If you have a child who engages in self-injurious behavior, you know how terribly upsetting it can be. Watching a child slam their fist into their head, pick at their gums or fingers until they bleed, or even bite themselves and break the skin is something no one should have to endure. But many of you know that this is common behavior for a child with significant disabilities.
My experience with the school system and with many medical professionals is that they would rather try to control the self-injury with medication - and sometimes that is really strong medication with significant side effects. For years I have fought my school system to assist me in finding the reasons for Ashley's self-injurious behavior, and even though they agree to do their version of a functional behavior assessment, the result has usually been restraint. And that restraint does nothing but increase Ashley's frustration which causes the self-injurious behaviors to increase.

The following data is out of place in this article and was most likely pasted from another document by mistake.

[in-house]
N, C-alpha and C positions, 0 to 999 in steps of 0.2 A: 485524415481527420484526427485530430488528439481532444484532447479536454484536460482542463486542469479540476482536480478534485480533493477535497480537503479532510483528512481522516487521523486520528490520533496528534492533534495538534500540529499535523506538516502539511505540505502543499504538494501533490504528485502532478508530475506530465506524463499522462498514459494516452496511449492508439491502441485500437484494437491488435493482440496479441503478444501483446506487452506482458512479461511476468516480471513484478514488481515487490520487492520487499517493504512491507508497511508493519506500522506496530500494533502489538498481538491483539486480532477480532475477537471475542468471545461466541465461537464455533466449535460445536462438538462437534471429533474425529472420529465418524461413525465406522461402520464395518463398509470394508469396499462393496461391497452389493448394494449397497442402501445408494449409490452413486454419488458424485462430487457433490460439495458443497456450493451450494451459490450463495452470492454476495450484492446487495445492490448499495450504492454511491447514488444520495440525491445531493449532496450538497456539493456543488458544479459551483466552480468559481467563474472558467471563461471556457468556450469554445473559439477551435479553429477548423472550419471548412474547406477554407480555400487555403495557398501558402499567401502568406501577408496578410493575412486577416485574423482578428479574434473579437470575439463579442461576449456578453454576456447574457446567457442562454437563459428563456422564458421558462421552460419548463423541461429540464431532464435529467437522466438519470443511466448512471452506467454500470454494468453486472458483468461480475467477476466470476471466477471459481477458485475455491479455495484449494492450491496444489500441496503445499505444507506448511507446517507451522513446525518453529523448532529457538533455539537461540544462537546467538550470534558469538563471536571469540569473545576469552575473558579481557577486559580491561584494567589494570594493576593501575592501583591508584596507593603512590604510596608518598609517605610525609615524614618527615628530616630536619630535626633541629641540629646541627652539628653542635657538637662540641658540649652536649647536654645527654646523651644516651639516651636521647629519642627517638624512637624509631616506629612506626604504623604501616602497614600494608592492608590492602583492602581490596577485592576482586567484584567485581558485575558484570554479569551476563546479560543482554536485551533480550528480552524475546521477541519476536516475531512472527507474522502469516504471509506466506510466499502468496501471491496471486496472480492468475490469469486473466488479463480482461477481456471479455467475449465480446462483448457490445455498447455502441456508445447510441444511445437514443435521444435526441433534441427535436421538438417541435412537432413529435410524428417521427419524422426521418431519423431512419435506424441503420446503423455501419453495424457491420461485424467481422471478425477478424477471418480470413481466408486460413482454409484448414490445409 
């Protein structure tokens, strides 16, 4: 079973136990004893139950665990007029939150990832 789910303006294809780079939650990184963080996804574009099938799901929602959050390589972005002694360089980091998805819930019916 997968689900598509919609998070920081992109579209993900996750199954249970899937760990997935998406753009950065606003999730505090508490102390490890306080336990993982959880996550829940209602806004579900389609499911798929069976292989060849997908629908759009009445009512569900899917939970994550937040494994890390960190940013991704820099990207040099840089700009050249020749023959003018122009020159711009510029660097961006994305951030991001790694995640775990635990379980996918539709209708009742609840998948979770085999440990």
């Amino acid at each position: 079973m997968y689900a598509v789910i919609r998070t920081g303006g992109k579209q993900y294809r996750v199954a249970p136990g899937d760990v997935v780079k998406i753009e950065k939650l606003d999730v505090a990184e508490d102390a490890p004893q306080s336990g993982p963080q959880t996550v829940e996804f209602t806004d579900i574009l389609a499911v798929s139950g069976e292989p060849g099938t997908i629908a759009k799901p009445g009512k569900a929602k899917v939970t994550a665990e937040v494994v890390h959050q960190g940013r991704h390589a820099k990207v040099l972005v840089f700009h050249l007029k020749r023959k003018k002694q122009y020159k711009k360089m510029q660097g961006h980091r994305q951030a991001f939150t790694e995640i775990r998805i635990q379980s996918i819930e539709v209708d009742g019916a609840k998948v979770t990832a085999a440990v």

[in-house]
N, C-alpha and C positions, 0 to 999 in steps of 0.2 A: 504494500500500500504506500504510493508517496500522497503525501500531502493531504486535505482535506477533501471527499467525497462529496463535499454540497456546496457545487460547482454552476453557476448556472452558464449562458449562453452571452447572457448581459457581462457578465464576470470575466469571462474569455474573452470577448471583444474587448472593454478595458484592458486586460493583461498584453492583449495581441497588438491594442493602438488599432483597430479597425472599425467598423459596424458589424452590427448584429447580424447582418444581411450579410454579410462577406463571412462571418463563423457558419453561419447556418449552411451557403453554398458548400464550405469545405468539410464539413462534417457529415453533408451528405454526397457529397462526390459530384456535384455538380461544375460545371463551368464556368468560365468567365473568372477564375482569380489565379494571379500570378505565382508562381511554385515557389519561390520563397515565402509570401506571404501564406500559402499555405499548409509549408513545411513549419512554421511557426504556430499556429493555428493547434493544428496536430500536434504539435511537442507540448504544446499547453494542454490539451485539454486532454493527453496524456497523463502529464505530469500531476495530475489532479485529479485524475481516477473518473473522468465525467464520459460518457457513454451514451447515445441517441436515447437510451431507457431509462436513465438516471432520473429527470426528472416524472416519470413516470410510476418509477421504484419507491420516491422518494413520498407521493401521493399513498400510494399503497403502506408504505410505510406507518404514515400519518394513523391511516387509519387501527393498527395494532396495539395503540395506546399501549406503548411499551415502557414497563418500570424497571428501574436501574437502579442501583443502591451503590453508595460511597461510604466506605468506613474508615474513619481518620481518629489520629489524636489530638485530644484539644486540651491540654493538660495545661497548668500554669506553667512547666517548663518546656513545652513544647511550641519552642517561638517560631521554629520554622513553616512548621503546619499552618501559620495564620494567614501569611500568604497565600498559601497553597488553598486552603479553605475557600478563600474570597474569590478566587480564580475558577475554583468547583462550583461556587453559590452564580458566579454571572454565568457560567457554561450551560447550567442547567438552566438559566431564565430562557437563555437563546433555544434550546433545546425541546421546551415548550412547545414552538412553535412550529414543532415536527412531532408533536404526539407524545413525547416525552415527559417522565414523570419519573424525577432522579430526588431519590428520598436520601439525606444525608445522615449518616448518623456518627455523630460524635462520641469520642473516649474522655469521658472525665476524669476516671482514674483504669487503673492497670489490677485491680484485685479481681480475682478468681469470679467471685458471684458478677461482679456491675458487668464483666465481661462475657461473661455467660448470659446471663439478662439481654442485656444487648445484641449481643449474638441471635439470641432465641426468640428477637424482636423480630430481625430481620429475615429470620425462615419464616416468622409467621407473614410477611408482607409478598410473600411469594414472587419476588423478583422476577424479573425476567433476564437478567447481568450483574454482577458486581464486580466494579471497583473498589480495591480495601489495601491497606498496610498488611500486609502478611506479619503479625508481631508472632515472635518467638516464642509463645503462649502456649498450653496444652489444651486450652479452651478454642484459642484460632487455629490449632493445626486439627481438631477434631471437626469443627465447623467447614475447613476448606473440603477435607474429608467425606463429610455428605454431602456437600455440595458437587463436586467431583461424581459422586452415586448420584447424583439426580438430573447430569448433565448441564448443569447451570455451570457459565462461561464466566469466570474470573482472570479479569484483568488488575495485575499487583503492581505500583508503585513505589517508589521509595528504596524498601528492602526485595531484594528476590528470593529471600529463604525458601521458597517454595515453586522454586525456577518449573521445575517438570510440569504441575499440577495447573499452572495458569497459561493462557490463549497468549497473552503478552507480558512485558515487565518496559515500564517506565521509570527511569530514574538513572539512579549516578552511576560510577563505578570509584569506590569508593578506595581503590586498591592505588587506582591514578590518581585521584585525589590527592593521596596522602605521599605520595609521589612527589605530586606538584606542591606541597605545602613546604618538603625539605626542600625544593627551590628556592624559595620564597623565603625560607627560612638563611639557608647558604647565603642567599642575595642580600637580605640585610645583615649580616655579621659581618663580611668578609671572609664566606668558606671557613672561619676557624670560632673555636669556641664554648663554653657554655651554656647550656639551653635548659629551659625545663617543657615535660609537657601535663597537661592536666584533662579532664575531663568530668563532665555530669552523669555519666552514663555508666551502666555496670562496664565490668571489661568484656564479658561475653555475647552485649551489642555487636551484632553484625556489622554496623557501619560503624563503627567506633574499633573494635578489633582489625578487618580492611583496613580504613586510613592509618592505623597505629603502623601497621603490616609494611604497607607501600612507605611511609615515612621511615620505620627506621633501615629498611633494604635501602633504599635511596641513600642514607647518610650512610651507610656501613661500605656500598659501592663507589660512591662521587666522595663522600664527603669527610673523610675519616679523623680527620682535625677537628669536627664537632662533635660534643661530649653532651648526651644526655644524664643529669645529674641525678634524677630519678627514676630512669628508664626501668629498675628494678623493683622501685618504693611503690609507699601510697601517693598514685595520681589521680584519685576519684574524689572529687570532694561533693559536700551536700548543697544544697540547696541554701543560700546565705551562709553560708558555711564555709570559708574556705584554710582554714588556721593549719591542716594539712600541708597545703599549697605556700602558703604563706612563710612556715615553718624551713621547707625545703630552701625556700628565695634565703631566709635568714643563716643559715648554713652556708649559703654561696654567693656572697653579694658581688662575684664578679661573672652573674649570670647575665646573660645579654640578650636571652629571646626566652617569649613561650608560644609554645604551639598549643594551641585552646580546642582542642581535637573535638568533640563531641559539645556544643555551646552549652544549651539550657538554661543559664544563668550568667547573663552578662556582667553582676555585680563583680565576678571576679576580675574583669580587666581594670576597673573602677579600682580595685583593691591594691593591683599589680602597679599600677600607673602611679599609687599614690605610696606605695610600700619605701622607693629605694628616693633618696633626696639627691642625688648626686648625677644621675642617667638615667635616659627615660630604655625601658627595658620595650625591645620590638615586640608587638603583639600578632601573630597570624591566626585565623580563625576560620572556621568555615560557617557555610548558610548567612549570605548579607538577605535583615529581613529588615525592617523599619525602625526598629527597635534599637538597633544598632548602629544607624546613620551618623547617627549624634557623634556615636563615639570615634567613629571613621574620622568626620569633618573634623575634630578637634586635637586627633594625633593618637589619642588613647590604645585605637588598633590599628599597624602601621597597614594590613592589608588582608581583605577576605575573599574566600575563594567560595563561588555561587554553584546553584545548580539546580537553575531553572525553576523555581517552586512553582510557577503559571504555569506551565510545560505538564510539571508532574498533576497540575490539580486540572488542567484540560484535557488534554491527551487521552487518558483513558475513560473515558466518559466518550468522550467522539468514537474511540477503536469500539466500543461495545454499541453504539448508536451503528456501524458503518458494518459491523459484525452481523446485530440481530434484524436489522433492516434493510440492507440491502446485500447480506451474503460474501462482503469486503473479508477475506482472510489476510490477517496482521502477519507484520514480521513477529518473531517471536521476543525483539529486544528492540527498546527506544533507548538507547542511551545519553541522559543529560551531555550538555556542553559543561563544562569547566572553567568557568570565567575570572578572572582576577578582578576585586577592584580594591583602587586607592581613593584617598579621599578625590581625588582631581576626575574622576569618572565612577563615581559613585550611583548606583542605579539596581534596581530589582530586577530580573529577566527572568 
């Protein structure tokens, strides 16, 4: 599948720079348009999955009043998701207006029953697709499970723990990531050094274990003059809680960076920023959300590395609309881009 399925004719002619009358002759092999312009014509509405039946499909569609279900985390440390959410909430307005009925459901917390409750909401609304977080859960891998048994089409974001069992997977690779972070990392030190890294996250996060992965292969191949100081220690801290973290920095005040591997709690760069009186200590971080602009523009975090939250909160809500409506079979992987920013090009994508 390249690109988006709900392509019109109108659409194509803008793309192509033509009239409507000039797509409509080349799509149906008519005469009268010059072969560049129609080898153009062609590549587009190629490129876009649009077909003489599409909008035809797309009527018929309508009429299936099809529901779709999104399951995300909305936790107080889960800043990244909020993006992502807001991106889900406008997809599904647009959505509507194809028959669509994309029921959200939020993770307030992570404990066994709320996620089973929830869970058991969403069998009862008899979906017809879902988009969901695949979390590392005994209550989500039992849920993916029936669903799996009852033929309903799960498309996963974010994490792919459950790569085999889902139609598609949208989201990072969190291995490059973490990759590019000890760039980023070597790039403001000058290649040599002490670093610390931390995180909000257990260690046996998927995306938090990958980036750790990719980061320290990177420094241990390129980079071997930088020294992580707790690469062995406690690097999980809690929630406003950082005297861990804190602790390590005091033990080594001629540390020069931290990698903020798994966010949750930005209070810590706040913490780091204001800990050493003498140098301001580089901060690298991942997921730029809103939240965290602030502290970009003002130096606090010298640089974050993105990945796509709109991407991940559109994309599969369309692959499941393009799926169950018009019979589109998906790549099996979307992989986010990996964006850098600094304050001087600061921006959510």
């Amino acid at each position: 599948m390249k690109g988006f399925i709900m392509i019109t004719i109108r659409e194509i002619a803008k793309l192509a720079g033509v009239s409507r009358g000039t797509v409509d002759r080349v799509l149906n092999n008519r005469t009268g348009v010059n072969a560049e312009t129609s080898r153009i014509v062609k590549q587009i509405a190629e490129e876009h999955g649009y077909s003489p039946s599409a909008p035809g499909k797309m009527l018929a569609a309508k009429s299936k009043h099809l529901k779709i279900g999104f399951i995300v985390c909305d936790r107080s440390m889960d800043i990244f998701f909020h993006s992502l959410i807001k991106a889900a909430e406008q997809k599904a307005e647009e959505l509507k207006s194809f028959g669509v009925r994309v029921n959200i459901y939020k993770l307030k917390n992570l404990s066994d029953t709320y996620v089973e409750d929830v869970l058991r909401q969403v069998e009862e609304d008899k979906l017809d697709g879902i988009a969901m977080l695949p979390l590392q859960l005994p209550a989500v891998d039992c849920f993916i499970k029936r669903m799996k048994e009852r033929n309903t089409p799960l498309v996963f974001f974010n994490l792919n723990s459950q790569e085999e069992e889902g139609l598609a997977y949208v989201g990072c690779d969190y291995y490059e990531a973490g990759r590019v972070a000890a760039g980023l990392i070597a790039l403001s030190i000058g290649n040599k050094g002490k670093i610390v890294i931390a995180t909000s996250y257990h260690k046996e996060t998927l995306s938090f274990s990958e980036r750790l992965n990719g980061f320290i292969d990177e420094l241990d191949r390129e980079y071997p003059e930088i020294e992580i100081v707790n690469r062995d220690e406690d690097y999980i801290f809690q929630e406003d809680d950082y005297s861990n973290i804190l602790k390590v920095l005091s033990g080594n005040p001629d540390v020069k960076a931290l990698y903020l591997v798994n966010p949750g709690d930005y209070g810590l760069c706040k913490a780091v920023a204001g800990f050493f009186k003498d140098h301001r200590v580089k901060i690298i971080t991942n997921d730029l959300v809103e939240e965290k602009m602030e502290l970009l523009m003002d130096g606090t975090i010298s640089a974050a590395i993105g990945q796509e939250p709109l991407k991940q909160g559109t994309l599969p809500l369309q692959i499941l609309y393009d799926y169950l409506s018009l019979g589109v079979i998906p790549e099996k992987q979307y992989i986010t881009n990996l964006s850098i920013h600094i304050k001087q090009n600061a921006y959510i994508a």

For years, I have insisted that the behaviors were a direct result of lack of communication. The school system and many of the doctors scoffed at that idea. Yet, when Ashley did finally get a teacher who believed in her, and a school setting that was appropriate, the behaviors all but stopped.
With each new school year, with each new school placement, with each new teacher - I wonder if the behaviors will resurface. If they do, my campaign to educate the educators will again kick into high gear. And last night, I found one of the best articles on self-injurious behaviors I have ever read.
Written by a gentleman who is autistic, the article on stopping self-injurious behavior is excellent. I urge all parents and educators to take just a few moments to read the article I have linked to below. I promise you will come away with a much better understanding and approach.